Making `free' work for social entrepreneurship: The benefits and challenges of developing your idea in an open source community Efraim Feinstein The Open Siddur Project PresenTense Jerusalem Hub 19/09/2011 This work is licensed under the Creative Commons Attribution-ShareAlike 3.0 License
Making free work <ul><li>Why isn't all content free?
Introduction to copyright <ul><li>Standard disclaimer: I am not a lawyer. This is not legal advice. </li></ul>Image copyright peggydavis66 CC-BY-SA 2.0 (Modified)
Introduction to copyright <ul>DON'T PANIC </ul>
Introduction to copyright <ul><li>Copyright limits what people can do with each others' creative works.
What you produce is under copyright </li><ul><li>By you -> your users are limited </li></ul><li>What your users produce is under copyright </li><ul><li>by your users -> you are limited </li></ul></ul>
Introduction to copyright <ul><li>Copyright reserves for the creator of a work the rights to: </li><ul><li>Publish the work
Copyright is not forever... <ul>In 1709, the first copyright statute (the Statute of Anne, UK), gave exclusive publication rights to the publisher for 14 yrs and the author for an additional 14 yrs... </ul><ul>Currently, the Berne Convention sets a minimal international copyright term for literary works of 50 years after the death of the author. In many countries, the term is longer. </ul><ul>For practical purposes, copyright on new works is forever... </ul>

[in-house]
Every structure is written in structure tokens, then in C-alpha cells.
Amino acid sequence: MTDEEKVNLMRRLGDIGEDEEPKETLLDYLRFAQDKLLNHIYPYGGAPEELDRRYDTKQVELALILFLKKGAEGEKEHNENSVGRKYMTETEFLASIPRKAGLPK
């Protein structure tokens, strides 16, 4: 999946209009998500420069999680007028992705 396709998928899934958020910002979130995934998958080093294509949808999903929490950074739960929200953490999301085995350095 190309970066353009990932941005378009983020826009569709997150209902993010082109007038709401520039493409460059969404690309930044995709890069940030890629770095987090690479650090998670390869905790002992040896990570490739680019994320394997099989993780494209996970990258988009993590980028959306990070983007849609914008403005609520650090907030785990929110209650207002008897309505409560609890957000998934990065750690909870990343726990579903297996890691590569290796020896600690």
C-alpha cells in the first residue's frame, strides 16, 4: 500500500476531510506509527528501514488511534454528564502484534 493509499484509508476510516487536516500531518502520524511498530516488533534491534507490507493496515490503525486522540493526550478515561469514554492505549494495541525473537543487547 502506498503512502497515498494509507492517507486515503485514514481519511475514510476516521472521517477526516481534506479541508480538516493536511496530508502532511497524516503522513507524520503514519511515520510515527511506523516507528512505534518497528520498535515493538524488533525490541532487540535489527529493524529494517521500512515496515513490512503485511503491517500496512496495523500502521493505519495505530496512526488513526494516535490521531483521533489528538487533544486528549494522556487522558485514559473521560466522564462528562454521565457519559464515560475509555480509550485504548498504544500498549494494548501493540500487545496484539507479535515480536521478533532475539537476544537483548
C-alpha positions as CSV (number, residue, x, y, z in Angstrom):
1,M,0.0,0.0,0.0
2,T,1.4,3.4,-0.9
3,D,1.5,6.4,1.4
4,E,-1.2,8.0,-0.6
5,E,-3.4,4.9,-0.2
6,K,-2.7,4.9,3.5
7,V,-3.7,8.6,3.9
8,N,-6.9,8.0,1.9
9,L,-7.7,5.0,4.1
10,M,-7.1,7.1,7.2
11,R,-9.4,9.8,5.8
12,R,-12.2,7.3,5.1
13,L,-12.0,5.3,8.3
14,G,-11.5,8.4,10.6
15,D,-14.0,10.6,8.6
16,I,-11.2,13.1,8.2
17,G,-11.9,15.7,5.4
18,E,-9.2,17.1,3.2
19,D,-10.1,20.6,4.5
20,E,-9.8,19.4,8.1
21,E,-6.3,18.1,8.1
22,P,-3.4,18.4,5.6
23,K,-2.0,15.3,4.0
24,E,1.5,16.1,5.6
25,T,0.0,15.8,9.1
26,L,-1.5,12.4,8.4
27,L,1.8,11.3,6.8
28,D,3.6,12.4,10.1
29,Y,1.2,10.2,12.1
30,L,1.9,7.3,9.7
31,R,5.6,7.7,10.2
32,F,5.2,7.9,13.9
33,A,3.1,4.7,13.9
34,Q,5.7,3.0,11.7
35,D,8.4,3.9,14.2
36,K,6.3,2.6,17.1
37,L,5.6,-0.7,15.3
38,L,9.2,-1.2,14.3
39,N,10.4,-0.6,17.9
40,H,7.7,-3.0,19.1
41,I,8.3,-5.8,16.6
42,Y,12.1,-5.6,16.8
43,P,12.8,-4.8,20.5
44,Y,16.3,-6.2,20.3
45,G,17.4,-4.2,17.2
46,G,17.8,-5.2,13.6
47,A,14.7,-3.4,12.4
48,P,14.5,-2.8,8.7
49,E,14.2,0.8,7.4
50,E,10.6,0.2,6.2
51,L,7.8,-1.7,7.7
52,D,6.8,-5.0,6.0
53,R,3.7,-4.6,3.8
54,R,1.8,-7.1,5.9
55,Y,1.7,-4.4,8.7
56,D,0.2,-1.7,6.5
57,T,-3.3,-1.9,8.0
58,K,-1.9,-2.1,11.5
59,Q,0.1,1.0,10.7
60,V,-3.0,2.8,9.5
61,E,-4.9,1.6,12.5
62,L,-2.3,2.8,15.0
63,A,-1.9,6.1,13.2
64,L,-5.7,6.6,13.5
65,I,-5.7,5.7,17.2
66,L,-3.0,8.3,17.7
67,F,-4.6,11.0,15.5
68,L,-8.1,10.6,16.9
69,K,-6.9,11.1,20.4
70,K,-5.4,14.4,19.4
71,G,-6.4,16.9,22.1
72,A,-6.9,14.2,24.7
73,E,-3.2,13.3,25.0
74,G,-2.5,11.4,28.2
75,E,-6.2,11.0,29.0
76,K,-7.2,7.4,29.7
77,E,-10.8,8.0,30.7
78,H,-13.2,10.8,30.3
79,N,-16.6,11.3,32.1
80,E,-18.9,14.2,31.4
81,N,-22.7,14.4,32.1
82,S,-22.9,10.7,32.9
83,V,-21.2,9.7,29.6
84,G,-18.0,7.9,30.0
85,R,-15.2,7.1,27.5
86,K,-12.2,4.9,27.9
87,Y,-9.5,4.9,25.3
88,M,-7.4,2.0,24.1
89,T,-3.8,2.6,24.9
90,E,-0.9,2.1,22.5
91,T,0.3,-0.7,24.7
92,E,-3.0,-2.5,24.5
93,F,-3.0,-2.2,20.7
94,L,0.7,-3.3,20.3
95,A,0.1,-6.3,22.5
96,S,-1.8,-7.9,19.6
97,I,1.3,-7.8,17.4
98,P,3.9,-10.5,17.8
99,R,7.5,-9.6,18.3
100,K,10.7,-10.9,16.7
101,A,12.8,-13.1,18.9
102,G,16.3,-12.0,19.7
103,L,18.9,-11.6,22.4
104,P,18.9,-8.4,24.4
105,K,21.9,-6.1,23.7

Copyright has reason... Wikimedia Commons , Public domain.
… or make it “free”... Image Copyright AGoK, CC-BY-SA 2.0, source
What does “free” mean? <ul><li>“Four freedoms” (Richard Stallman/GNU Project) </li><ul><li>The freedom to run the program, for any purpose (freedom 0).
The freedom to study how the program works, and change it so it does your computing as you wish (freedom 1). Access to the source code is a precondition for this.
The freedom to redistribute copies so you can help your neighbor (freedom 2).
The freedom to distribute copies of your modified versions to others (freedom 3). By doing this you can give the whole community a chance to benefit from your changes. Access to the source code is a precondition for this. </li></ul></ul>
What does “free” mean? <ul><li>Free culture (freedomdefined.org): </li><ul><li>the freedom to use the work and enjoy the benefits of using it
the freedom to study the work and to apply knowledge acquired from it
the freedom to make and redistribute copies, in whole or in part, of the information or expression
the freedom to make changes and improvements, and to distribute derivative works </li></ul></ul>
Free culture copyright licensing <ul><li>Agreement between you and your users: </li><ul><li>What rights you give your users